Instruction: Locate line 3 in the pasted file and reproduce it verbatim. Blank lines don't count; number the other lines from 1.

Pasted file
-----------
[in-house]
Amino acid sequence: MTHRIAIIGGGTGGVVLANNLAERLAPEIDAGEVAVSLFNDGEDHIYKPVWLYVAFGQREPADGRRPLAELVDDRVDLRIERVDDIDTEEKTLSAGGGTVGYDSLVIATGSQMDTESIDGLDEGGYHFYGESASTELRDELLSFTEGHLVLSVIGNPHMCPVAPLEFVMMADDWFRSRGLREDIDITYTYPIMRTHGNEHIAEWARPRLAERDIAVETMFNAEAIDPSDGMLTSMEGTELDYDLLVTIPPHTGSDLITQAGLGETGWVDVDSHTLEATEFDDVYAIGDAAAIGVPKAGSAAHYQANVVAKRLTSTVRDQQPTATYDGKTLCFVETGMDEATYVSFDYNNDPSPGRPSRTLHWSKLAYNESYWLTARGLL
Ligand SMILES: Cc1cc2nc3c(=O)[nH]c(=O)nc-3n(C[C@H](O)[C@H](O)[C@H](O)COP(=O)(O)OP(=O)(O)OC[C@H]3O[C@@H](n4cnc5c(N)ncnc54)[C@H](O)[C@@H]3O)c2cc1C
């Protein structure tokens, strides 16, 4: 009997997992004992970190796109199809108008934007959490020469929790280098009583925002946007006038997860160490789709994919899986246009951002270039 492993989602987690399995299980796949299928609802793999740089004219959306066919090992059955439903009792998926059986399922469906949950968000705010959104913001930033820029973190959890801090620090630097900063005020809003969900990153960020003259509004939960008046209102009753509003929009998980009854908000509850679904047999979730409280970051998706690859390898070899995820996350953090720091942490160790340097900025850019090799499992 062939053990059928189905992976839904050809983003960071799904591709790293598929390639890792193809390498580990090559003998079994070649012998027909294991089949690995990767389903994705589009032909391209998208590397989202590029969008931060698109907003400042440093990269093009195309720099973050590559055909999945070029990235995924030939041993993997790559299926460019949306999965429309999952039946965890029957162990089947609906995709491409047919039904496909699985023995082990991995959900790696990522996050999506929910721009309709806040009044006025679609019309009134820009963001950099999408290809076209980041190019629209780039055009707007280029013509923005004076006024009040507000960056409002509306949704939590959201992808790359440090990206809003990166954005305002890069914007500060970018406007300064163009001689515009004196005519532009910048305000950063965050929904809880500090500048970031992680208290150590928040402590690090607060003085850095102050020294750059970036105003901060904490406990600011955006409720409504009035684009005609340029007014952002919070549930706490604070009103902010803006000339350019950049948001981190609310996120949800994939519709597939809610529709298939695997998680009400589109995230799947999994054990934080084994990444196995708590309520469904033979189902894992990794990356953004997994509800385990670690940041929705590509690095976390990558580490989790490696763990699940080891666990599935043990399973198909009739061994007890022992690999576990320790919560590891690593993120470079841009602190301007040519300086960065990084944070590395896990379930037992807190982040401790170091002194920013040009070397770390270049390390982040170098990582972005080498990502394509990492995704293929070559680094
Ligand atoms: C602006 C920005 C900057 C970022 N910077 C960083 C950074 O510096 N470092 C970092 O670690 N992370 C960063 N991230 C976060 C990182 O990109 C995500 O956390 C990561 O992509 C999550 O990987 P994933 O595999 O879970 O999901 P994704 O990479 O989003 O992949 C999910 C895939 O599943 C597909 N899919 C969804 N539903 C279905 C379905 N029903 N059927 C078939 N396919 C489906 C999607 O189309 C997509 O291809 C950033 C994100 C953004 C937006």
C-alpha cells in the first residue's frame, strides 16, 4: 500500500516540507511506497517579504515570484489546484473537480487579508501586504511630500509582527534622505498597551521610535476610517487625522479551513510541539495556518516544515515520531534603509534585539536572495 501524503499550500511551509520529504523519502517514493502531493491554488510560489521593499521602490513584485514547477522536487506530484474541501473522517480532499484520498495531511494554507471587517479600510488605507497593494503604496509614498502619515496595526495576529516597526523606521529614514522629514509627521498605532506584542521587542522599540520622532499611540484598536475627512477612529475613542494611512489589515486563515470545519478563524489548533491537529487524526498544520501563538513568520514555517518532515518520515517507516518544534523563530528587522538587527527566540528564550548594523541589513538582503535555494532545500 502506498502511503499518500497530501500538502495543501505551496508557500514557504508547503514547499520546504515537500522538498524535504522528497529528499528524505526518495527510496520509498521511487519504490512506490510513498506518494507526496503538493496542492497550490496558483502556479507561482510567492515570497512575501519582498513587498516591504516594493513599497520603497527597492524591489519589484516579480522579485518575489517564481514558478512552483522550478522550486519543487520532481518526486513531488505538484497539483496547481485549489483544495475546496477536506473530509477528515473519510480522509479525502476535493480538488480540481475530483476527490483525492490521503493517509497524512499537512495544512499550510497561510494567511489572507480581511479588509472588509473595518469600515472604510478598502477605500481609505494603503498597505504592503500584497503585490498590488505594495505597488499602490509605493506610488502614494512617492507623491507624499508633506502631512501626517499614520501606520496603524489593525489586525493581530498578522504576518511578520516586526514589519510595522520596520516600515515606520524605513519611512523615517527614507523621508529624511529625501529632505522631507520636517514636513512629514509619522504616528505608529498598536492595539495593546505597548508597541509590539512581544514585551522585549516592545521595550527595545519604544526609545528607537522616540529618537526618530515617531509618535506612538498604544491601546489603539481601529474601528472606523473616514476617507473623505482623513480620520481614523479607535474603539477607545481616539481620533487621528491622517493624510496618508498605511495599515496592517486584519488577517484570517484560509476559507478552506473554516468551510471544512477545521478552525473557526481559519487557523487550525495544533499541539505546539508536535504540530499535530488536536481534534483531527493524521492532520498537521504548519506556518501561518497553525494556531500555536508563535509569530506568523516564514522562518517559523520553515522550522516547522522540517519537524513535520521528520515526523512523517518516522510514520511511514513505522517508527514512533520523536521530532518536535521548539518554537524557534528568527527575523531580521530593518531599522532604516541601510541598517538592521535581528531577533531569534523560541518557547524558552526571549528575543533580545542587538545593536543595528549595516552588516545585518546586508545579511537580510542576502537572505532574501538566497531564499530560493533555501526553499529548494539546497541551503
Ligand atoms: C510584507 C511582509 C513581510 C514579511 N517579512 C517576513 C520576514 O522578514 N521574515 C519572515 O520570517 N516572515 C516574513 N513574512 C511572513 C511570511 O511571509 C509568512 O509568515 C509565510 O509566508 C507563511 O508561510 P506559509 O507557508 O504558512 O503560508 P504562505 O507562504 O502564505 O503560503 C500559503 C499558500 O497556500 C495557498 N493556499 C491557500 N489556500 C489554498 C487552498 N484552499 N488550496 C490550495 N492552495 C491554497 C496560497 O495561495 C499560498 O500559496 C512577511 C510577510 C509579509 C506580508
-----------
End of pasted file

Ligand SMILES: Cc1cc2nc3c(=O)[nH]c(=O)nc-3n(C[C@H](O)[C@H](O)[C@H](O)COP(=O)(O)OP(=O)(O)OC[C@H]3O[C@@H](n4cnc5c(N)ncnc54)[C@H](O)[C@@H]3O)c2cc1C